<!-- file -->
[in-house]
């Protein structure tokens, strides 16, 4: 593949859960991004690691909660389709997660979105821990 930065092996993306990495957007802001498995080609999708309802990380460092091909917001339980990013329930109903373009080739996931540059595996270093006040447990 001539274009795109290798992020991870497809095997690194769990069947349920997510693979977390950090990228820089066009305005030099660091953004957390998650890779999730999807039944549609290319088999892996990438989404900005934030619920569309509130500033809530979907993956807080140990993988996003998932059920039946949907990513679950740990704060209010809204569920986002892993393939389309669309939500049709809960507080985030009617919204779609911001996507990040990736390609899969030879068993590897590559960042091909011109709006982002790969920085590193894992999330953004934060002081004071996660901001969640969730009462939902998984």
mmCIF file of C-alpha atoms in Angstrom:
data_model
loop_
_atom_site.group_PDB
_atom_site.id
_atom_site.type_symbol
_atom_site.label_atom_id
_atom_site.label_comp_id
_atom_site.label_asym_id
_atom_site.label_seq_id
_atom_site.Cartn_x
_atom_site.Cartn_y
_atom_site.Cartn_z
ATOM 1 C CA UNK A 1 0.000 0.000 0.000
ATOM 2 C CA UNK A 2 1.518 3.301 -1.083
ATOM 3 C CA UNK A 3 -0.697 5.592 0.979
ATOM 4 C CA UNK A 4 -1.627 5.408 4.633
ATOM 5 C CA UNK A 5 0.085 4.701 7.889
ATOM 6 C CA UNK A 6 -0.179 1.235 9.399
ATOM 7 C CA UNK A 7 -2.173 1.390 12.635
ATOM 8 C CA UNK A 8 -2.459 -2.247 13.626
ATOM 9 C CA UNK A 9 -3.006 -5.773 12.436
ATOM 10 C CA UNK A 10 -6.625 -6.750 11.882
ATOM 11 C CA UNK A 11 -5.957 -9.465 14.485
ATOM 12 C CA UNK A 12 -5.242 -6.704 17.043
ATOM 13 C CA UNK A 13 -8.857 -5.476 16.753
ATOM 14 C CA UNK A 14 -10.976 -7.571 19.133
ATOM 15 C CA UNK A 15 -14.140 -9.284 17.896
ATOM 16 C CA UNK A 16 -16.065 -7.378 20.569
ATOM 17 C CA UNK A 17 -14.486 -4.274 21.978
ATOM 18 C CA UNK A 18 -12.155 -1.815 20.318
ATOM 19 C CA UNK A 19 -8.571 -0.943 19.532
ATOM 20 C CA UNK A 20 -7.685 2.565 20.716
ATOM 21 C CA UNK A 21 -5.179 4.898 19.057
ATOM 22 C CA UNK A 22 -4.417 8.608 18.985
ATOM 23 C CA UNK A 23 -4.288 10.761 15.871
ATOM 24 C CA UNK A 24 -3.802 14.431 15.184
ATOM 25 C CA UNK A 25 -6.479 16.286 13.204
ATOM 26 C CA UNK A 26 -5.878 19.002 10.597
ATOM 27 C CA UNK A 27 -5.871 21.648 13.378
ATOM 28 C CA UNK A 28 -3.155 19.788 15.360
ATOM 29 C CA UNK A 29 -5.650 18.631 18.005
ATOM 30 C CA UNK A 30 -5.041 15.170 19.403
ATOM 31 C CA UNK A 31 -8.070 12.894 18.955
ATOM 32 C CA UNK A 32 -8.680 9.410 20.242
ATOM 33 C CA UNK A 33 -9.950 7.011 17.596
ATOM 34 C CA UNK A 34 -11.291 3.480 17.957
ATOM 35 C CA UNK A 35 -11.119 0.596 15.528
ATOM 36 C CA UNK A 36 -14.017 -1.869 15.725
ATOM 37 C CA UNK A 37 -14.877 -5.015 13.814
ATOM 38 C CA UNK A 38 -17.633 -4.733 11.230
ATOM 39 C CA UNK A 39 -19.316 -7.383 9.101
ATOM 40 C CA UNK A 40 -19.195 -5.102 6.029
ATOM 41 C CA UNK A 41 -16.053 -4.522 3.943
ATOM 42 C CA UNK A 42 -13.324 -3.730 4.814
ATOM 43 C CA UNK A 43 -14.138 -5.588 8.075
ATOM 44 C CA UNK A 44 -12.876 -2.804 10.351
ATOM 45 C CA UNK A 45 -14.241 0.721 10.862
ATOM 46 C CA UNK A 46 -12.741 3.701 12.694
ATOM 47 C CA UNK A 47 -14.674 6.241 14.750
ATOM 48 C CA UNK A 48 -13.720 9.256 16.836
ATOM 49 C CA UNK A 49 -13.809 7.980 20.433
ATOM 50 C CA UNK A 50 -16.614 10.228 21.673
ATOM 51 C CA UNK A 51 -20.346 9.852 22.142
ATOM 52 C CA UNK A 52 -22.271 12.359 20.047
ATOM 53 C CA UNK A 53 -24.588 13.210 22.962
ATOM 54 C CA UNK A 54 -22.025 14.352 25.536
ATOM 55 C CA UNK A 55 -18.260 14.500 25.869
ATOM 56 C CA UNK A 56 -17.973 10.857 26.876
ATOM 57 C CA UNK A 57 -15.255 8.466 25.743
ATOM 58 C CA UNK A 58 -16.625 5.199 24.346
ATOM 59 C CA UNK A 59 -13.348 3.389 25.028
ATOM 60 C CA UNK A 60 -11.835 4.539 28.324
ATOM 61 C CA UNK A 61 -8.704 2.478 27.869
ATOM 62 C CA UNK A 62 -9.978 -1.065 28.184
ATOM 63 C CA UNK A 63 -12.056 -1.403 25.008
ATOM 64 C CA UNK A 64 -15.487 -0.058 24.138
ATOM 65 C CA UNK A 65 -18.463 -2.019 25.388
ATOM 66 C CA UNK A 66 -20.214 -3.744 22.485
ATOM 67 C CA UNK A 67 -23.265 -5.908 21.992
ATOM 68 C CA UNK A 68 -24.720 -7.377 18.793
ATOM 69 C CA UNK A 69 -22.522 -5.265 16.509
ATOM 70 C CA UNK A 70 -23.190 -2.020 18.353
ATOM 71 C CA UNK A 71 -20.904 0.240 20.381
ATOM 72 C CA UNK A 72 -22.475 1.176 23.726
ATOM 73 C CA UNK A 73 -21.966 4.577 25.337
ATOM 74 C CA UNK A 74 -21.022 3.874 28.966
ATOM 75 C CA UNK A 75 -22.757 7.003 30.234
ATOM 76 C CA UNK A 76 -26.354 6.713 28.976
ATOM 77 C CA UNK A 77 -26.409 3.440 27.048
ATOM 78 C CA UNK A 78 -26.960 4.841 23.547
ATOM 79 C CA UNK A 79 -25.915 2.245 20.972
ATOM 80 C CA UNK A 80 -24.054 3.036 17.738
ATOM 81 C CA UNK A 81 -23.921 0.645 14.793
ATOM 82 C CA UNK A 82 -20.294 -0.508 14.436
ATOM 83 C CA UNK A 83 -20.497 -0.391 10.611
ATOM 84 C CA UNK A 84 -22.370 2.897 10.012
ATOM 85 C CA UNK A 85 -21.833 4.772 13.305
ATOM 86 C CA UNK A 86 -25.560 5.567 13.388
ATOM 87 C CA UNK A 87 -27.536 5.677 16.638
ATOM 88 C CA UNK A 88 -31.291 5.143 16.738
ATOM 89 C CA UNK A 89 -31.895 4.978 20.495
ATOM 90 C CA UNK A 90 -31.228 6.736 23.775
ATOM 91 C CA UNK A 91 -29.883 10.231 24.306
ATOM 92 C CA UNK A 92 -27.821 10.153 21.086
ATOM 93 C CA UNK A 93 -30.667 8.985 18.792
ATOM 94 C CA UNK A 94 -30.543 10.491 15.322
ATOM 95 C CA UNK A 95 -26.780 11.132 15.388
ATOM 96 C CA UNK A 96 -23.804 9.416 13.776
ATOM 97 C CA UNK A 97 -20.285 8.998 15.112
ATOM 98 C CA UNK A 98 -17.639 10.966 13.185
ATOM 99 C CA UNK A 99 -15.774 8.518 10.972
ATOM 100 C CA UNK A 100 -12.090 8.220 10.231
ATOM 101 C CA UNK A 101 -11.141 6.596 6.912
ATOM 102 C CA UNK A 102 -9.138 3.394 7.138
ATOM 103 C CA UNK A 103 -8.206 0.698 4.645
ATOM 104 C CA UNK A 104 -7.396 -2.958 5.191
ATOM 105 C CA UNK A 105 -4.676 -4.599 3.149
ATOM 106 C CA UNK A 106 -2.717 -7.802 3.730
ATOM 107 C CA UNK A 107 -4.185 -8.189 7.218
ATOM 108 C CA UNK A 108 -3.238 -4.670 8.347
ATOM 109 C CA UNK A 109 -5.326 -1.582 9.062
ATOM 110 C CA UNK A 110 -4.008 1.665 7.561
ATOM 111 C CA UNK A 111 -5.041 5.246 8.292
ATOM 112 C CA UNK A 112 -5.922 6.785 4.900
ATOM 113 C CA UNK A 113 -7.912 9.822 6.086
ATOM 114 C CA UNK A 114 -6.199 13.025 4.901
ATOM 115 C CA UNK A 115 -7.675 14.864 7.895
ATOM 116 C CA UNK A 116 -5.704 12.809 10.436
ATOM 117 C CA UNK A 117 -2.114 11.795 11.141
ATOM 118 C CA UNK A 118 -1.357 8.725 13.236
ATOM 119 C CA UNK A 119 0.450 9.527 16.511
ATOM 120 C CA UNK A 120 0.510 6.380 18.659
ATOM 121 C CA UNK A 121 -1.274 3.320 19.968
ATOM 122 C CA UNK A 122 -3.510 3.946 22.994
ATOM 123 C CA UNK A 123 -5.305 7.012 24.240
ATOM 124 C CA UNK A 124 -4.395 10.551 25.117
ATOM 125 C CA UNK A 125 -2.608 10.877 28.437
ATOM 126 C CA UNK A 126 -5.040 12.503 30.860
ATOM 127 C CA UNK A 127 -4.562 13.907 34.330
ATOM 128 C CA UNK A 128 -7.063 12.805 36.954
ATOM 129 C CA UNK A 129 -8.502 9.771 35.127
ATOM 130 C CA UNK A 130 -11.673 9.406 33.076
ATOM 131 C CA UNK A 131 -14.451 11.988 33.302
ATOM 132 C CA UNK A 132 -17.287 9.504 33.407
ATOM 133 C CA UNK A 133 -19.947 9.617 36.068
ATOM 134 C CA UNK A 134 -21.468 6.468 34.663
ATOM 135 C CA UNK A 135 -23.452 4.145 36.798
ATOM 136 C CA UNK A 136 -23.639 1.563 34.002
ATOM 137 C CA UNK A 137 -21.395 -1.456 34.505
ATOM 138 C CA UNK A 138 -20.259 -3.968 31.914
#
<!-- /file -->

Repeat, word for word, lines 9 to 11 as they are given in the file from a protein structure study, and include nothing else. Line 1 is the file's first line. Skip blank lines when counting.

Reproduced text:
_atom_site.label_atom_id
_atom_site.label_comp_id
_atom_site.label_asym_id